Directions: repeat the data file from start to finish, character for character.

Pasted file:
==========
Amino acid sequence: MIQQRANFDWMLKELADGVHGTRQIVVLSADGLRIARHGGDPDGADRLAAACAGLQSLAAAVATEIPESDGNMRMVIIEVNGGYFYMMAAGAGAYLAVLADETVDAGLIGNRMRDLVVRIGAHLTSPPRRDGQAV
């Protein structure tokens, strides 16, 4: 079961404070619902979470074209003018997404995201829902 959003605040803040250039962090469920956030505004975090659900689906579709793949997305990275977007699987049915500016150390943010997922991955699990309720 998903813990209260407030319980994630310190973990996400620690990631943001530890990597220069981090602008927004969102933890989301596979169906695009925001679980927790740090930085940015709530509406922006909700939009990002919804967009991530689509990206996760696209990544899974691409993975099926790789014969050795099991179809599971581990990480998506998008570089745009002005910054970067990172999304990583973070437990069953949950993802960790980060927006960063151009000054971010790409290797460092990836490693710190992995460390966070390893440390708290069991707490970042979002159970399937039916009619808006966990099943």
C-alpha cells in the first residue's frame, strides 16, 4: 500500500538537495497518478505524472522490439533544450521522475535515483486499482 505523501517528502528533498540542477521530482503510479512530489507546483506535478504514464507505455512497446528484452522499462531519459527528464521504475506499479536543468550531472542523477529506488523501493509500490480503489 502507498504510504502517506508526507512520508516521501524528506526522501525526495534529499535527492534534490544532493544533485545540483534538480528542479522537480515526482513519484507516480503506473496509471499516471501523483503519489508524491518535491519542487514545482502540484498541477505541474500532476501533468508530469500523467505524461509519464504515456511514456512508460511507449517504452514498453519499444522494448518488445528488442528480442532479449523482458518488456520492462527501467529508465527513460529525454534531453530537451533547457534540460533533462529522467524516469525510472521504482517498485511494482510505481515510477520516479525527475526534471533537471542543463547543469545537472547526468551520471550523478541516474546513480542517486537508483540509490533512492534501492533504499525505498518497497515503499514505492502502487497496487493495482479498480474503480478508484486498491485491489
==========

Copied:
Amino acid sequence: MIQQRANFDWMLKELADGVHGTRQIVVLSADGLRIARHGGDPDGADRLAAACAGLQSLAAAVATEIPESDGNMRMVIIEVNGGYFYMMAAGAGAYLAVLADETVDAGLIGNRMRDLVVRIGAHLTSPPRRDGQAV
């Protein structure tokens, strides 16, 4: 079961404070619902979470074209003018997404995201829902 959003605040803040250039962090469920956030505004975090659900689906579709793949997305990275977007699987049915500016150390943010997922991955699990309720 998903813990209260407030319980994630310190973990996400620690990631943001530890990597220069981090602008927004969102933890989301596979169906695009925001679980927790740090930085940015709530509406922006909700939009990002919804967009991530689509990206996760696209990544899974691409993975099926790789014969050795099991179809599971581990990480998506998008570089745009002005910054970067990172999304990583973070437990069953949950993802960790980060927006960063151009000054971010790409290797460092990836490693710190992995460390966070390893440390708290069991707490970042979002159970399937039916009619808006966990099943």
C-alpha cells in the first residue's frame, strides 16, 4: 500500500538537495497518478505524472522490439533544450521522475535515483486499482 505523501517528502528533498540542477521530482503510479512530489507546483506535478504514464507505455512497446528484452522499462531519459527528464521504475506499479536543468550531472542523477529506488523501493509500490480503489 502507498504510504502517506508526507512520508516521501524528506526522501525526495534529499535527492534534490544532493544533485545540483534538480528542479522537480515526482513519484507516480503506473496509471499516471501523483503519489508524491518535491519542487514545482502540484498541477505541474500532476501533468508530469500523467505524461509519464504515456511514456512508460511507449517504452514498453519499444522494448518488445528488442528480442532479449523482458518488456520492462527501467529508465527513460529525454534531453530537451533547457534540460533533462529522467524516469525510472521504482517498485511494482510505481515510477520516479525527475526534471533537471542543463547543469545537472547526468551520471550523478541516474546513480542517486537508483540509490533512492534501492533504499525505498518497497515503499514505492502502487497496487493495482479498480474503480478508484486498491485491489